How Do Solar Lights Work

how solar lights work

Solar lights are just like the ordinary ones, the only difference is that they generate energy from the SUN without the use of any hard wires or complicated hardware.

All you need to do is to put them in a sunny spot and that’s it. They will automatically charge during the day and turn on to illuminate your home at night.

Further, solar lamps are one of the best ways to reduce your carbon footprint and help the environment.

For these reasons, many house owners all around the world started shifting towards this sustainable source of lighting.

In this article, we will answer one of the most asked questions: How solar powered lights work?

So without further ado, let’s jump right into it.

How Solar Lights Actually Work

Solar lights use sunlight to generate electricity and automatically trap this electricity inside batteries so they can work at night or cloudy days.

But how do solar powered lights exactly work?

Well, the whole solar energy idea is based on the Photovoltaics theory.

In simple words, sunlight stimulates atoms which cause them to gain and lose electrons and as a result, a flow of electrons occurs AKA electricity.

To have a better understanding on how solar lights actually work, let’s take a quick look at the main components of solar lights.

1. Solar Panels (Photovoltaic Cells)

This is the main part of the photovoltaic system and it’s mainly made of semiconductors and special chemicals.

Semiconductors such as Silicon (sand) are the main component of all microelectronic devices such as mobiles, computers, and all electronic devices.

To understand how the solar light cells work, first you need to understand how semiconductors work.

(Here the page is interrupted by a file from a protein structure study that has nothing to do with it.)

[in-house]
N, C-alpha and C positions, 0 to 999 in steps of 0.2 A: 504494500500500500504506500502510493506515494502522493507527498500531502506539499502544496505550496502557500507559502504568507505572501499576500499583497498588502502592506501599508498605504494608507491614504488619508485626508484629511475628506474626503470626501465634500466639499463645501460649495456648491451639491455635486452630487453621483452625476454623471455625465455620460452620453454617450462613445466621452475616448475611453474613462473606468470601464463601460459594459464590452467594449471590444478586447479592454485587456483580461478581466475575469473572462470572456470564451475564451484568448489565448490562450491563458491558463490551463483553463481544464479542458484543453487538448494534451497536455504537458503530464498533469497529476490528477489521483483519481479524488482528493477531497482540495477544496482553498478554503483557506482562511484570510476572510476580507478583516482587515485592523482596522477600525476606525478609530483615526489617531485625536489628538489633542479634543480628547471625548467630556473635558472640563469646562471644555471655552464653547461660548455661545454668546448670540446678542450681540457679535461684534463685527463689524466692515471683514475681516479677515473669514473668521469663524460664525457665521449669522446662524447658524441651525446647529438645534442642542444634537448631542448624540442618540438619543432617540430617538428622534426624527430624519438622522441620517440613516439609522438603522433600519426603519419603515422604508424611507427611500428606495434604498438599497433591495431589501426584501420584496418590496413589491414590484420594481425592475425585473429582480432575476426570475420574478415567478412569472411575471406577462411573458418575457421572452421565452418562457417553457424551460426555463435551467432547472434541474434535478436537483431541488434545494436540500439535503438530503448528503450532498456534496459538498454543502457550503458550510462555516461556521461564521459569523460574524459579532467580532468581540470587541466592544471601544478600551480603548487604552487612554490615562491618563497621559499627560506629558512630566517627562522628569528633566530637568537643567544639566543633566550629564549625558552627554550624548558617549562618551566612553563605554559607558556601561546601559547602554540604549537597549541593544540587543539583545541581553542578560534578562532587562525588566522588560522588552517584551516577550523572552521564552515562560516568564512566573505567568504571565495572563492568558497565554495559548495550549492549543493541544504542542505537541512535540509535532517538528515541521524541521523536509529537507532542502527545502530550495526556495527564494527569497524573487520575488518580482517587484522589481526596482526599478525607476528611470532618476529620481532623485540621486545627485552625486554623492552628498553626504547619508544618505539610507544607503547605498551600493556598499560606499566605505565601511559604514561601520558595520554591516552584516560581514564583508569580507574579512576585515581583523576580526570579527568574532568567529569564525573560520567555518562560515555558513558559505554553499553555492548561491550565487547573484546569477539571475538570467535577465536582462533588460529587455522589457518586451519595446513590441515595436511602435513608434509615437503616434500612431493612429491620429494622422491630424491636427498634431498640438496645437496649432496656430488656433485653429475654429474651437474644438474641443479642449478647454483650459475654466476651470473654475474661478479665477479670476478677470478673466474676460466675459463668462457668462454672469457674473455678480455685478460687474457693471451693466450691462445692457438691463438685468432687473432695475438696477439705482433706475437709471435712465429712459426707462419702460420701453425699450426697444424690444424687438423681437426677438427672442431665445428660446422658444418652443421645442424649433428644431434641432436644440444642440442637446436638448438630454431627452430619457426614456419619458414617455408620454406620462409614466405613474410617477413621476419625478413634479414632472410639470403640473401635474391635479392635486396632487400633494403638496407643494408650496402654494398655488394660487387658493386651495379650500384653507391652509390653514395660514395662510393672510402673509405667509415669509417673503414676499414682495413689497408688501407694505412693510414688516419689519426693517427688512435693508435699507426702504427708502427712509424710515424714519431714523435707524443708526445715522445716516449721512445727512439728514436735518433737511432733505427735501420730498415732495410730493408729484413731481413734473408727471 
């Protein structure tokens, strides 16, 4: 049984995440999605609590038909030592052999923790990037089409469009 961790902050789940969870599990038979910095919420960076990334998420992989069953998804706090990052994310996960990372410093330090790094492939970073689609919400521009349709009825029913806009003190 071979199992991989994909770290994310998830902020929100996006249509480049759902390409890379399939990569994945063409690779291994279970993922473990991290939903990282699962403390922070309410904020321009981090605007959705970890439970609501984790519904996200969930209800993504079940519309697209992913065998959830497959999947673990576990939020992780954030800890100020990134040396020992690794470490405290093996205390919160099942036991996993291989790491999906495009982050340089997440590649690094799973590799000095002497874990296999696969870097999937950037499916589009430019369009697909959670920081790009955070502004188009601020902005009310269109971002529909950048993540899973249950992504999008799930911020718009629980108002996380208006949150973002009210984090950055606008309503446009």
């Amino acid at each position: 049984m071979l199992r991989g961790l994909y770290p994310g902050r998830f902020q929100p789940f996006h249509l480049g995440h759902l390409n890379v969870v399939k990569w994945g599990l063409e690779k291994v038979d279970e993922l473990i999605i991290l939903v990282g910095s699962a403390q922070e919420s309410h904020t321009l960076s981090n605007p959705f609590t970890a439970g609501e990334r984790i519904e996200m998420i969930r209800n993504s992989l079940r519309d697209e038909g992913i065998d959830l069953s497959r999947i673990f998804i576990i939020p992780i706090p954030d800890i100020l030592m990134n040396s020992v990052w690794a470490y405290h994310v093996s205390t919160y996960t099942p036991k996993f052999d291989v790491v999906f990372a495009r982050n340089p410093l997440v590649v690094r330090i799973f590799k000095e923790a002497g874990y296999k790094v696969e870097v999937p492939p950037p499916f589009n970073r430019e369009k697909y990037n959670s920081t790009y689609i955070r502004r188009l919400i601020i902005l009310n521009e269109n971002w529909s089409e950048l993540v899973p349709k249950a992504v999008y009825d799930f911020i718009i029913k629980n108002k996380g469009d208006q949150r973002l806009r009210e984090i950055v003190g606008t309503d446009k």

What makes semiconductors such special materials is that they have two charges: 

  • Negative charges: These are the electrons in the conductive level and they are attached/connected to the atom via magnetic force.
    Think of the atom as a big magnet and electrons as small coins.
    When the coins gain enough energy to break free from the atom force (you pull them) they become free electrons.
    You can use these free electrons to generate electricity as electricity = flow of free electrons. In other words, when electrons moves from point A to point B, then there is electricity in AB
  • Positive charges: Semiconductors are almost stable (inactive) materials.
    For example, Silicon has 4 electrons in the conductive level and it’s more than happy with it.
    However, when the silicon atom loses an electron due to heat, light, or whatever reason, the electron leaves a gap also known as a Hole, which makes the atom pretty upset.
    In order to please the atom, this hole acts as a positive charge and it tries its best to fill the gap by attracting electrons to stabilize the atom, which in return generate an electron flow AKA electricity

How do solar light panels generate electricity?

When sunlight enters the cell it provides the electrons enough energy to break free from the atoms and pushes them towards holes (positive poles).

Diagram of how solar panels work

Once you attach a good electrical conductor like iron or copper between the 2 poles of the semiconductor you have a closed circuit and the electricity can be used to power the load (LED light). 

In simple terms:

  1. Sunlight stimulates atoms (powers up electrons)